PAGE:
Album Review: Graveyard’s Innocence & Decadence Could Be Stronger
On the quality spectrum of retro-sounding bands, Graveyard sits right at the top. The Swedish group’s sound has a decidedly late 60s classic/garage/slightly psychedelic vibe, but unlike so many of the re-hashers out there, these guys have always created hooky songs that almost feel timeless, despite the rather pointed throwback direction.
However, on new album Innocence & Decadence, while the tone and mood continues to effectively offer a soundtrack to your rockin’-yet-mellow sunshine-laden multidimensional acid trip, the tunes themselves are a bit lackluster and lacking in memorable, meaty girth. But writing off Graveyard is simply not an option, especially after experiencing the band’s fiery, empassioned live show, so perhaps expectations must be quelled in order to fully appreciate the material on this album. This record may not inspire quite as much as previous offerings, but there is certainly a great deal of strength held within.
After a brief unusual intro moment of ambient whirring/glass breaking/footsteps echoing, opening track “Magnetic Shunk” barrels out of the gate with a boogie-rock stomp that not only reflects my prior sentiment regarding the band’s retro-era sound but also offers a bit of a Southern vibe alongside Robert Plant-esque wailing.
Second track “The Apple And The Tree” finds a tone in a Dire Straits/Tom Petty/Moody Blues kind of vein, although the chorus comes back to a more garage-y undercurrent. Moody, lilting, deliberately-paced “Exit 97” makes nice use of a swelling organ during the chorus despite a somewhat maudlin verse. It’s also difficult to not get swept up when singer Joakim Nilsson gets going; his passion is fully apparent and infectious.
“Never Theirs to Sell” lays down a nice rocking uptempo ride, although admittedly has a slight filler feeling. But subsequent track “Can’t Walk Out” is a great example of how Graveyard is able to blend together simple, cool lyrical phrases with loftier ideas/ideals (“Can’t walk out on the universe, gotta keep dancing til your music dies”), although I suspect plenty of cynical folks might dislocate their eyeballs from sockets from such hard eye-rolling. This song builds upon that groovy Dire Straits vibe, and culminates in a nice jam that should be rather effective in a live setting.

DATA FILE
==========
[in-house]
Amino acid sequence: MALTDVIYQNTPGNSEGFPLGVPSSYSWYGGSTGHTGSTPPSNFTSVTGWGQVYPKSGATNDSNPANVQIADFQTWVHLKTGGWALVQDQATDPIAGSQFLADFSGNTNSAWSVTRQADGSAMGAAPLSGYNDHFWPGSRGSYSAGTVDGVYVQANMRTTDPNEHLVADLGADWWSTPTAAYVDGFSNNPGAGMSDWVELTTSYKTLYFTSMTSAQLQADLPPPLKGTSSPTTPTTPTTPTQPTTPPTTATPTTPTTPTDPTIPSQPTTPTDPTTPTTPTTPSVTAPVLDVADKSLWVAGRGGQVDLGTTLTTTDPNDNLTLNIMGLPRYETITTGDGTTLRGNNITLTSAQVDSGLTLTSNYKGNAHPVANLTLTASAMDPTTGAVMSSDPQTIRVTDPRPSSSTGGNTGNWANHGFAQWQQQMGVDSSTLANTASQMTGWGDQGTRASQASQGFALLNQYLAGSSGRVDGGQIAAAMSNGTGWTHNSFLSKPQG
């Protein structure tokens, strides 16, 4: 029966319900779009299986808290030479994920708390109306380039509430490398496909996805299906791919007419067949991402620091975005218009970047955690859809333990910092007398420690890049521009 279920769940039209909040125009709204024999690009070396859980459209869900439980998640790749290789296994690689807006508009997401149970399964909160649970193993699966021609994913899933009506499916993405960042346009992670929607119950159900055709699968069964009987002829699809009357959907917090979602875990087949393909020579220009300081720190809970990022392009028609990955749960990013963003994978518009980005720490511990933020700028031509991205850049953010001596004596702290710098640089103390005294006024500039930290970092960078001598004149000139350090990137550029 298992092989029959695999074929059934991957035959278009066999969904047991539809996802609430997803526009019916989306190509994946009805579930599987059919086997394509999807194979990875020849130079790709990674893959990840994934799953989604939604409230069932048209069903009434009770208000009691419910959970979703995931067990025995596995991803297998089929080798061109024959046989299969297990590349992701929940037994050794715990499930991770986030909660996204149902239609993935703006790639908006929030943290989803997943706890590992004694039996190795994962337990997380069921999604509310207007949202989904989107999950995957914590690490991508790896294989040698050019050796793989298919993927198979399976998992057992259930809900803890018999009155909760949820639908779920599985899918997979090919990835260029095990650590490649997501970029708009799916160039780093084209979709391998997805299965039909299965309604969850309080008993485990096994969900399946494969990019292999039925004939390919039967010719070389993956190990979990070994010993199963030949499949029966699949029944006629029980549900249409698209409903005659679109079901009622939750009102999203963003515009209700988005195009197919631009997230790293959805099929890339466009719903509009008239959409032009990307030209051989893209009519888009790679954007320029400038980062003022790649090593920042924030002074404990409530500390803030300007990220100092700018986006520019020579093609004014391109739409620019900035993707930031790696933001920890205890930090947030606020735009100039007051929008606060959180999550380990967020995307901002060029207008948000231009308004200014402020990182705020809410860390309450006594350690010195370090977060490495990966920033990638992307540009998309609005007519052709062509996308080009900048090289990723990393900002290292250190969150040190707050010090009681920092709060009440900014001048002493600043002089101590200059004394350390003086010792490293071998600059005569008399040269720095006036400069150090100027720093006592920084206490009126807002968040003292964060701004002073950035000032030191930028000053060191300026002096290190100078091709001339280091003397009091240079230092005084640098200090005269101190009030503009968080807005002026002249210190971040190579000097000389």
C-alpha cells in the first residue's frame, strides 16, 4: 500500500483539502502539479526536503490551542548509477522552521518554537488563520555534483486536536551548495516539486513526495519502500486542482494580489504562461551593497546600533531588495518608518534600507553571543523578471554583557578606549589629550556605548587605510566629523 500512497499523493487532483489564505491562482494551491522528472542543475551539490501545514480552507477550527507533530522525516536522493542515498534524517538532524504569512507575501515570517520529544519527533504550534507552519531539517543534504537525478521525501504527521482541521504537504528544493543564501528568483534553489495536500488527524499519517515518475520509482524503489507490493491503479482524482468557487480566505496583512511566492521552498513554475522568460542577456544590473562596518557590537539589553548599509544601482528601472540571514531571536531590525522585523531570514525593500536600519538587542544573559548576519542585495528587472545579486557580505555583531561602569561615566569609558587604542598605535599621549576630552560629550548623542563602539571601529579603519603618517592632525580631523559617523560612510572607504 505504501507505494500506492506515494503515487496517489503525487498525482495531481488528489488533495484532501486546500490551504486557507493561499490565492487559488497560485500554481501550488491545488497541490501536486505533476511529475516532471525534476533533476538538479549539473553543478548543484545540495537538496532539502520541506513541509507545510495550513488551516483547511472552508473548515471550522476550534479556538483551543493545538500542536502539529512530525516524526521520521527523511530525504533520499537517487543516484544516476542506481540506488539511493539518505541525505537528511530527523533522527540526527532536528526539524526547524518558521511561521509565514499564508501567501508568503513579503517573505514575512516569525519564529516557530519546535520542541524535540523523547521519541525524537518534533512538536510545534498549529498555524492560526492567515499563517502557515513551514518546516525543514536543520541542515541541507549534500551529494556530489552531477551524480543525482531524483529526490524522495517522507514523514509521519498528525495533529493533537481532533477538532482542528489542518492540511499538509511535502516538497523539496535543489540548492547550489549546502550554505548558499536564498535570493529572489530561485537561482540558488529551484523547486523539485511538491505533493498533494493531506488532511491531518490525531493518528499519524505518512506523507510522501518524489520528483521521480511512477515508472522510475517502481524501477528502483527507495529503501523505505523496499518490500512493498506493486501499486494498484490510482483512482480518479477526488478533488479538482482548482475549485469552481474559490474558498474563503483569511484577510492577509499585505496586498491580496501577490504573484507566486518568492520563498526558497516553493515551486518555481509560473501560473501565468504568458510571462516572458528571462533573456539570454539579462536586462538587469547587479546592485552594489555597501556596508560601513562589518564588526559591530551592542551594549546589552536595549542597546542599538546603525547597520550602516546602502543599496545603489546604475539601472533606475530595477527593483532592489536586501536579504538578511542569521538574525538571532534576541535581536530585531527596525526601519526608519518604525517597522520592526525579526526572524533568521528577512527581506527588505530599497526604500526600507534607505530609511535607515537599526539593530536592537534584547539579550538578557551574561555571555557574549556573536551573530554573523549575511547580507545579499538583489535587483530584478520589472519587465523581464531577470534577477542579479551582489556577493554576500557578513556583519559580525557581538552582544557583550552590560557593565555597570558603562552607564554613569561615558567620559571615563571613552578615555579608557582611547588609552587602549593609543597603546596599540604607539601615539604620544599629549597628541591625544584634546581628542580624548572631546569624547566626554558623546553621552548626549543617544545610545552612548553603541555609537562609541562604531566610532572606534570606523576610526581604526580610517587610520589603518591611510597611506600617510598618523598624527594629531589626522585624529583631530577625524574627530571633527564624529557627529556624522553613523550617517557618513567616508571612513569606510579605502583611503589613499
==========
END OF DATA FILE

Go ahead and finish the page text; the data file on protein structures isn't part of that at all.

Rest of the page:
“Too Much is Not Enough” settles into a rich, soulful pace that feels like the deepest the album has achieved thus far. The addition of female background singers is a perfect touch and supports Nilsson quite nicely. Organ also is a key player here, establishing a warm layer that complements the song wonderfully.
Dirty, scuzzy, almost-glam-ish “From A Hole In the Wall” (which, incidentally, would be a great title for a song about glory holes) employs an urgent frenzy, snarling fuzzy tones, and a highly unexpected yet bona fide blastbeat to up the energy ante.
Following a nice mid-tempo jam (“Cause & Defect”) and another uptempo rocker (“Hard-Headed”), Innocence & Decadence closes on a pretty mellow yet thoroughly satisfying twofer. “Far Too Close” lays down the deepest, bluesiest groove on the whole album (although frankly the guitars sound out of tune on a repeated turnaround during the verses), and final track “Stay For A Song” strips the band away to just guitar and vocals (and a meandering vibraphone in the background, which culminates in a final coda on its own), to great effect though. This powerful, earnest ‘lil ditty offers a heartfelt plea to a fading lover who has one foot out the door.
As previously mentioned, this album doesn’t feel quite as strong as past Graveyard releases or the band’s ripping live show, but there are certainly some sleepers to enjoy and there is a great sense of peaks and valleys throughout.